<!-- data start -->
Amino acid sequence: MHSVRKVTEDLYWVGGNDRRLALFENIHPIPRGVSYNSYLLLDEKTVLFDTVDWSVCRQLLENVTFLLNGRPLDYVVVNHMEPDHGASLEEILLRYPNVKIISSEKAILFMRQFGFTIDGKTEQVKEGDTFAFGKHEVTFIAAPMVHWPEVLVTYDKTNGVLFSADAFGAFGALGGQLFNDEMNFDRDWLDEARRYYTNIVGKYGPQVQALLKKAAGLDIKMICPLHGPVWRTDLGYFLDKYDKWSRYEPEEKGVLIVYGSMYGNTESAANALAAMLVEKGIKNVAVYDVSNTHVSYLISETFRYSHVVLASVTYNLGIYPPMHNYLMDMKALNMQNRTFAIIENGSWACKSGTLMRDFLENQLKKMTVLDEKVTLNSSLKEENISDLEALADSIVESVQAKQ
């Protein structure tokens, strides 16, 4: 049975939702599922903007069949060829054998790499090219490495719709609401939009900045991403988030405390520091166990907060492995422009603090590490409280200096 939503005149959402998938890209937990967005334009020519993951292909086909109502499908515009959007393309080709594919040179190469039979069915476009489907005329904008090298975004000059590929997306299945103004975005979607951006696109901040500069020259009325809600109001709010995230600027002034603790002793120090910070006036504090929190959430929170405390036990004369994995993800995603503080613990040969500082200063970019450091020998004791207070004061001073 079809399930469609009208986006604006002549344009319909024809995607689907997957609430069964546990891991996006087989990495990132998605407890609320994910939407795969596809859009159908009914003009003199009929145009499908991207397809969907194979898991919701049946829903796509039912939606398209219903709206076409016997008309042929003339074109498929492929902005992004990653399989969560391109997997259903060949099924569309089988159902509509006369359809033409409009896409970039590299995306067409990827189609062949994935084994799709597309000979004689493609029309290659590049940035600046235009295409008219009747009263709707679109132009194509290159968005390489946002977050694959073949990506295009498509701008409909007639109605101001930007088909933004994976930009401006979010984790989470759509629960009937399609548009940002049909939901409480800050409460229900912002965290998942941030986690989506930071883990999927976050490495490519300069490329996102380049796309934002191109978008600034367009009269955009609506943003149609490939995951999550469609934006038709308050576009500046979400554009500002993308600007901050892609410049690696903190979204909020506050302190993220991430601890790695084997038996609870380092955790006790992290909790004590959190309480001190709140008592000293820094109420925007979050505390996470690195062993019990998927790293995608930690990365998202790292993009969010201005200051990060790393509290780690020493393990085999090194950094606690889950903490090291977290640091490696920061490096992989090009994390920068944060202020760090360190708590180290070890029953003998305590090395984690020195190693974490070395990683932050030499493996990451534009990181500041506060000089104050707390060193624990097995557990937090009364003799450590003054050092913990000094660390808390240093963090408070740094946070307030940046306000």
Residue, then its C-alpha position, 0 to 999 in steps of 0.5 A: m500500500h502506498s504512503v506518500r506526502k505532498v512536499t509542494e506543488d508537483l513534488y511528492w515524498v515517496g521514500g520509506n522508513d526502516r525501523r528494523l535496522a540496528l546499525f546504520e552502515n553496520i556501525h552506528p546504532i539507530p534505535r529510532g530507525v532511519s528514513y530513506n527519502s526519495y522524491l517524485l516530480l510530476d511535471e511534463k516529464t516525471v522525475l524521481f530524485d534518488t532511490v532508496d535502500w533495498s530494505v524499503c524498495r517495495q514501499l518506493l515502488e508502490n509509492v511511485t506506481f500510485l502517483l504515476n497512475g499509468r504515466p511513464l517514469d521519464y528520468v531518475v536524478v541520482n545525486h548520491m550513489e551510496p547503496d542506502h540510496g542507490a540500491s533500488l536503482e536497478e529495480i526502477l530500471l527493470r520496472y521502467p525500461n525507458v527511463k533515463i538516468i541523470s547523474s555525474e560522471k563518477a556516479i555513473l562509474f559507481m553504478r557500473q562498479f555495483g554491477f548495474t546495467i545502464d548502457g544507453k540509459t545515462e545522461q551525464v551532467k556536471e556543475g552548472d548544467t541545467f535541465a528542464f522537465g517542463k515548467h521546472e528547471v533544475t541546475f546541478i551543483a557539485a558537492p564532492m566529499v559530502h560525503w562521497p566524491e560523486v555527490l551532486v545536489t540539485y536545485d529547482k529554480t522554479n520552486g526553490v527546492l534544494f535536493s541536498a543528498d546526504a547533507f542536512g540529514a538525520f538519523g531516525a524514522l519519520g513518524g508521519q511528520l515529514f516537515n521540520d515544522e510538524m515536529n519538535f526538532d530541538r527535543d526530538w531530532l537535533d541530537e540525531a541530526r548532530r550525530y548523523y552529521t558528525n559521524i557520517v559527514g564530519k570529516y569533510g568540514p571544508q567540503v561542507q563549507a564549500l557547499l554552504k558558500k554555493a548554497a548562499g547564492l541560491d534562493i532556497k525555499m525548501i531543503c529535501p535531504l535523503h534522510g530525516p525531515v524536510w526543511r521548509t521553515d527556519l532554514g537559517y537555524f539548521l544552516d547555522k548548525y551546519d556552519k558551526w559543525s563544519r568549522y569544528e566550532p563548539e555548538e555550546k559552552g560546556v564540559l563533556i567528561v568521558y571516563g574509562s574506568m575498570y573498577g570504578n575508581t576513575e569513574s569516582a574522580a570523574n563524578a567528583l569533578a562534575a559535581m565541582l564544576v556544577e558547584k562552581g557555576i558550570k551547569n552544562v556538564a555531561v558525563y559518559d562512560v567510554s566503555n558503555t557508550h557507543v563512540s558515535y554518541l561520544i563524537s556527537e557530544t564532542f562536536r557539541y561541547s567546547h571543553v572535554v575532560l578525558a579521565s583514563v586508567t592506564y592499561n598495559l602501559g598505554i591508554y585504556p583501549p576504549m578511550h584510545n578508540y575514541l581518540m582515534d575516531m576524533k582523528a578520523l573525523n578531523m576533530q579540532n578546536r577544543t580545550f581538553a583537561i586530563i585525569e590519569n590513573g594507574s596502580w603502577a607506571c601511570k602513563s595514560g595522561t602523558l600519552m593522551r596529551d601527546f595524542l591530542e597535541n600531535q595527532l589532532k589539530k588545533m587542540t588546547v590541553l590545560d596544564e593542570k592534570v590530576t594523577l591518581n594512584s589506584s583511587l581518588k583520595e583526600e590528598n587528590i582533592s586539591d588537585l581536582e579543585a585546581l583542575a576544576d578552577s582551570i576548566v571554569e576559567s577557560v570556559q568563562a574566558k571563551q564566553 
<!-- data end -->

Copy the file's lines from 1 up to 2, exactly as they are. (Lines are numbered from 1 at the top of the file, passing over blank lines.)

Amino acid sequence: MHSVRKVTEDLYWVGGNDRRLALFENIHPIPRGVSYNSYLLLDEKTVLFDTVDWSVCRQLLENVTFLLNGRPLDYVVVNHMEPDHGASLEEILLRYPNVKIISSEKAILFMRQFGFTIDGKTEQVKEGDTFAFGKHEVTFIAAPMVHWPEVLVTYDKTNGVLFSADAFGAFGALGGQLFNDEMNFDRDWLDEARRYYTNIVGKYGPQVQALLKKAAGLDIKMICPLHGPVWRTDLGYFLDKYDKWSRYEPEEKGVLIVYGSMYGNTESAANALAAMLVEKGIKNVAVYDVSNTHVSYLISETFRYSHVVLASVTYNLGIYPPMHNYLMDMKALNMQNRTFAIIENGSWACKSGTLMRDFLENQLKKMTVLDEKVTLNSSLKEENISDLEALADSIVESVQAKQ
């Protein structure tokens, strides 16, 4: 049975939702599922903007069949060829054998790499090219490495719709609401939009900045991403988030405390520091166990907060492995422009603090590490409280200096 939503005149959402998938890209937990967005334009020519993951292909086909109502499908515009959007393309080709594919040179190469039979069915476009489907005329904008090298975004000059590929997306299945103004975005979607951006696109901040500069020259009325809600109001709010995230600027002034603790002793120090910070006036504090929190959430929170405390036990004369994995993800995603503080613990040969500082200063970019450091020998004791207070004061001073 079809399930469609009208986006604006002549344009319909024809995607689907997957609430069964546990891991996006087989990495990132998605407890609320994910939407795969596809859009159908009914003009003199009929145009499908991207397809969907194979898991919701049946829903796509039912939606398209219903709206076409016997008309042929003339074109498929492929902005992004990653399989969560391109997997259903060949099924569309089988159902509509006369359809033409409009896409970039590299995306067409990827189609062949994935084994799709597309000979004689493609029309290659590049940035600046235009295409008219009747009263709707679109132009194509290159968005390489946002977050694959073949990506295009498509701008409909007639109605101001930007088909933004994976930009401006979010984790989470759509629960009937399609548009940002049909939901409480800050409460229900912002965290998942941030986690989506930071883990999927976050490495490519300069490329996102380049796309934002191109978008600034367009009269955009609506943003149609490939995951999550469609934006038709308050576009500046979400554009500002993308600007901050892609410049690696903190979204909020506050302190993220991430601890790695084997038996609870380092955790006790992290909790004590959190309480001190709140008592000293820094109420925007979050505390996470690195062993019990998927790293995608930690990365998202790292993009969010201005200051990060790393509290780690020493393990085999090194950094606690889950903490090291977290640091490696920061490096992989090009994390920068944060202020760090360190708590180290070890029953003998305590090395984690020195190693974490070395990683932050030499493996990451534009990181500041506060000089104050707390060193624990097995557990937090009364003799450590003054050092913990000094660390808390240093963090408070740094946070307030940046306000």